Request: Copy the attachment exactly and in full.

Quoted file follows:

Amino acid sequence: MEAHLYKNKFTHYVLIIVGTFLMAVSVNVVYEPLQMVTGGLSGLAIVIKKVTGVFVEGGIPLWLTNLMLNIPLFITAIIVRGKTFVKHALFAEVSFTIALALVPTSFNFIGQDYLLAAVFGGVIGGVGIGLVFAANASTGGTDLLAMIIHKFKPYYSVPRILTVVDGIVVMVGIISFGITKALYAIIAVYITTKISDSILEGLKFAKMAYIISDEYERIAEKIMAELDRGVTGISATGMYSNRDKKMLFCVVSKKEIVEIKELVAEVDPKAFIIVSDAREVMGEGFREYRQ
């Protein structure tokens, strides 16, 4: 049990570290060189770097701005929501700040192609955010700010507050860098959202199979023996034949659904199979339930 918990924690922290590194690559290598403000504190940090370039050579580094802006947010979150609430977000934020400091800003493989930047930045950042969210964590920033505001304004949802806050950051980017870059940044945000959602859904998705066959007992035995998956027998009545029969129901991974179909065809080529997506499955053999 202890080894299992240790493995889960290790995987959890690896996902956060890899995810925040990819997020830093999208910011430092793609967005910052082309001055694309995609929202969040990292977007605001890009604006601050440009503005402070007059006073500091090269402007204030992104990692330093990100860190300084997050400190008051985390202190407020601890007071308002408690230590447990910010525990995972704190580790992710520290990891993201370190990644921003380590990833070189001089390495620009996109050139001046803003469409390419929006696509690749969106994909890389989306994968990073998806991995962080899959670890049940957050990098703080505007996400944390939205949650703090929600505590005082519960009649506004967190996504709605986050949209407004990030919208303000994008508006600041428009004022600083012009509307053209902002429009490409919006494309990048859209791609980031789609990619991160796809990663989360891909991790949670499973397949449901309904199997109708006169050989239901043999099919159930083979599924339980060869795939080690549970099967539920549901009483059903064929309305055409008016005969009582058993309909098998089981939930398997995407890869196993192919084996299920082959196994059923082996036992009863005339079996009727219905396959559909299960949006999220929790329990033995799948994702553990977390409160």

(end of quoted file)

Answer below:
Amino acid sequence: MEAHLYKNKFTHYVLIIVGTFLMAVSVNVVYEPLQMVTGGLSGLAIVIKKVTGVFVEGGIPLWLTNLMLNIPLFITAIIVRGKTFVKHALFAEVSFTIALALVPTSFNFIGQDYLLAAVFGGVIGGVGIGLVFAANASTGGTDLLAMIIHKFKPYYSVPRILTVVDGIVVMVGIISFGITKALYAIIAVYITTKISDSILEGLKFAKMAYIISDEYERIAEKIMAELDRGVTGISATGMYSNRDKKMLFCVVSKKEIVEIKELVAEVDPKAFIIVSDAREVMGEGFREYRQ
């Protein structure tokens, strides 16, 4: 049990570290060189770097701005929501700040192609955010700010507050860098959202199979023996034949659904199979339930 918990924690922290590194690559290598403000504190940090370039050579580094802006947010979150609430977000934020400091800003493989930047930045950042969210964590920033505001304004949802806050950051980017870059940044945000959602859904998705066959007992035995998956027998009545029969129901991974179909065809080529997506499955053999 202890080894299992240790493995889960290790995987959890690896996902956060890899995810925040990819997020830093999208910011430092793609967005910052082309001055694309995609929202969040990292977007605001890009604006601050440009503005402070007059006073500091090269402007204030992104990692330093990100860190300084997050400190008051985390202190407020601890007071308002408690230590447990910010525990995972704190580790992710520290990891993201370190990644921003380590990833070189001089390495620009996109050139001046803003469409390419929006696509690749969106994909890389989306994968990073998806991995962080899959670890049940957050990098703080505007996400944390939205949650703090929600505590005082519960009649506004967190996504709605986050949209407004990030919208303000994008508006600041428009004022600083012009509307053209902002429009490409919006494309990048859209791609980031789609990619991160796809990663989360891909991790949670499973397949449901309904199997109708006169050989239901043999099919159930083979599924339980060869795939080690549970099967539920549901009483059903064929309305055409008016005969009582058993309909098998089981939930398997995407890869196993192919084996299920082959196994059923082996036992009863005339079996009727219905396959559909299960949006999220929790329990033995799948994702553990977390409160």